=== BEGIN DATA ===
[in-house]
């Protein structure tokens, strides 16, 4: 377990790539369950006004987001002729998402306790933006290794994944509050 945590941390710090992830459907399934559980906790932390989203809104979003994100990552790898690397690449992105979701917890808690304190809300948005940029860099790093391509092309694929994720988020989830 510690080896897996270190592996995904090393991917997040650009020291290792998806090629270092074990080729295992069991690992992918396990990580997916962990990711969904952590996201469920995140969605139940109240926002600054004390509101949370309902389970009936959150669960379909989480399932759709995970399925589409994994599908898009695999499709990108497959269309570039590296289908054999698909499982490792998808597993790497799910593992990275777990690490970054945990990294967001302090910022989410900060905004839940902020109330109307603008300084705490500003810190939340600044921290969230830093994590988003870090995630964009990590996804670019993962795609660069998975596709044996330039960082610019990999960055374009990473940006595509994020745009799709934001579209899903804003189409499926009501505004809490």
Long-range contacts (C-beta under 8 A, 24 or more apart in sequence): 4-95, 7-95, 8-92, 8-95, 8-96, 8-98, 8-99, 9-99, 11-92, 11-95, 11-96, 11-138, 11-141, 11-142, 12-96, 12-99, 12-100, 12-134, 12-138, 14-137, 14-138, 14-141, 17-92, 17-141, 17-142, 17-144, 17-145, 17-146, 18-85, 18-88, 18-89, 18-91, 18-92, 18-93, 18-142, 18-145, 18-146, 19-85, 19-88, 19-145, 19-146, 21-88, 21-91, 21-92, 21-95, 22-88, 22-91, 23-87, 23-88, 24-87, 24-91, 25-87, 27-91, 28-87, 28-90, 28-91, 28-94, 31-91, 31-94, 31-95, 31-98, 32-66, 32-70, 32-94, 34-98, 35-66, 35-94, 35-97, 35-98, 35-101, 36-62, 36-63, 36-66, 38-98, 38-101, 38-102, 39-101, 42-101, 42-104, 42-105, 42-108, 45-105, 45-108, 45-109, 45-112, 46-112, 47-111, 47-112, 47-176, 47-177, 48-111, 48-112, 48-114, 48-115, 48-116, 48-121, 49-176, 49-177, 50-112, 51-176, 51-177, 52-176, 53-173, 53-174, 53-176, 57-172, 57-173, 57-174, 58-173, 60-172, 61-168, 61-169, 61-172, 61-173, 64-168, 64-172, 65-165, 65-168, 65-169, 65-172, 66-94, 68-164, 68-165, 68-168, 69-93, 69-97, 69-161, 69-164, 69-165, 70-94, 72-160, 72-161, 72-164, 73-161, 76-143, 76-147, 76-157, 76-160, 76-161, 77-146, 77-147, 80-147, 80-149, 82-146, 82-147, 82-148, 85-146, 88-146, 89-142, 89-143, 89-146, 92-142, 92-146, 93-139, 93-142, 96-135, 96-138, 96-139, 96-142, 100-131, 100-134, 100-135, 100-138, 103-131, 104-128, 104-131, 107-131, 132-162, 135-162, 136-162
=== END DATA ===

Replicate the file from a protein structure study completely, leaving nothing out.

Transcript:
[in-house]
């Protein structure tokens, strides 16, 4: 377990790539369950006004987001002729998402306790933006290794994944509050 945590941390710090992830459907399934559980906790932390989203809104979003994100990552790898690397690449992105979701917890808690304190809300948005940029860099790093391509092309694929994720988020989830 510690080896897996270190592996995904090393991917997040650009020291290792998806090629270092074990080729295992069991690992992918396990990580997916962990990711969904952590996201469920995140969605139940109240926002600054004390509101949370309902389970009936959150669960379909989480399932759709995970399925589409994994599908898009695999499709990108497959269309570039590296289908054999698909499982490792998808597993790497799910593992990275777990690490970054945990990294967001302090910022989410900060905004839940902020109330109307603008300084705490500003810190939340600044921290969230830093994590988003870090995630964009990590996804670019993962795609660069998975596709044996330039960082610019990999960055374009990473940006595509994020745009799709934001579209899903804003189409499926009501505004809490």
Long-range contacts (C-beta under 8 A, 24 or more apart in sequence): 4-95, 7-95, 8-92, 8-95, 8-96, 8-98, 8-99, 9-99, 11-92, 11-95, 11-96, 11-138, 11-141, 11-142, 12-96, 12-99, 12-100, 12-134, 12-138, 14-137, 14-138, 14-141, 17-92, 17-141, 17-142, 17-144, 17-145, 17-146, 18-85, 18-88, 18-89, 18-91, 18-92, 18-93, 18-142, 18-145, 18-146, 19-85, 19-88, 19-145, 19-146, 21-88, 21-91, 21-92, 21-95, 22-88, 22-91, 23-87, 23-88, 24-87, 24-91, 25-87, 27-91, 28-87, 28-90, 28-91, 28-94, 31-91, 31-94, 31-95, 31-98, 32-66, 32-70, 32-94, 34-98, 35-66, 35-94, 35-97, 35-98, 35-101, 36-62, 36-63, 36-66, 38-98, 38-101, 38-102, 39-101, 42-101, 42-104, 42-105, 42-108, 45-105, 45-108, 45-109, 45-112, 46-112, 47-111, 47-112, 47-176, 47-177, 48-111, 48-112, 48-114, 48-115, 48-116, 48-121, 49-176, 49-177, 50-112, 51-176, 51-177, 52-176, 53-173, 53-174, 53-176, 57-172, 57-173, 57-174, 58-173, 60-172, 61-168, 61-169, 61-172, 61-173, 64-168, 64-172, 65-165, 65-168, 65-169, 65-172, 66-94, 68-164, 68-165, 68-168, 69-93, 69-97, 69-161, 69-164, 69-165, 70-94, 72-160, 72-161, 72-164, 73-161, 76-143, 76-147, 76-157, 76-160, 76-161, 77-146, 77-147, 80-147, 80-149, 82-146, 82-147, 82-148, 85-146, 88-146, 89-142, 89-143, 89-146, 92-142, 92-146, 93-139, 93-142, 96-135, 96-138, 96-139, 96-142, 100-131, 100-134, 100-135, 100-138, 103-131, 104-128, 104-131, 107-131, 132-162, 135-162, 136-162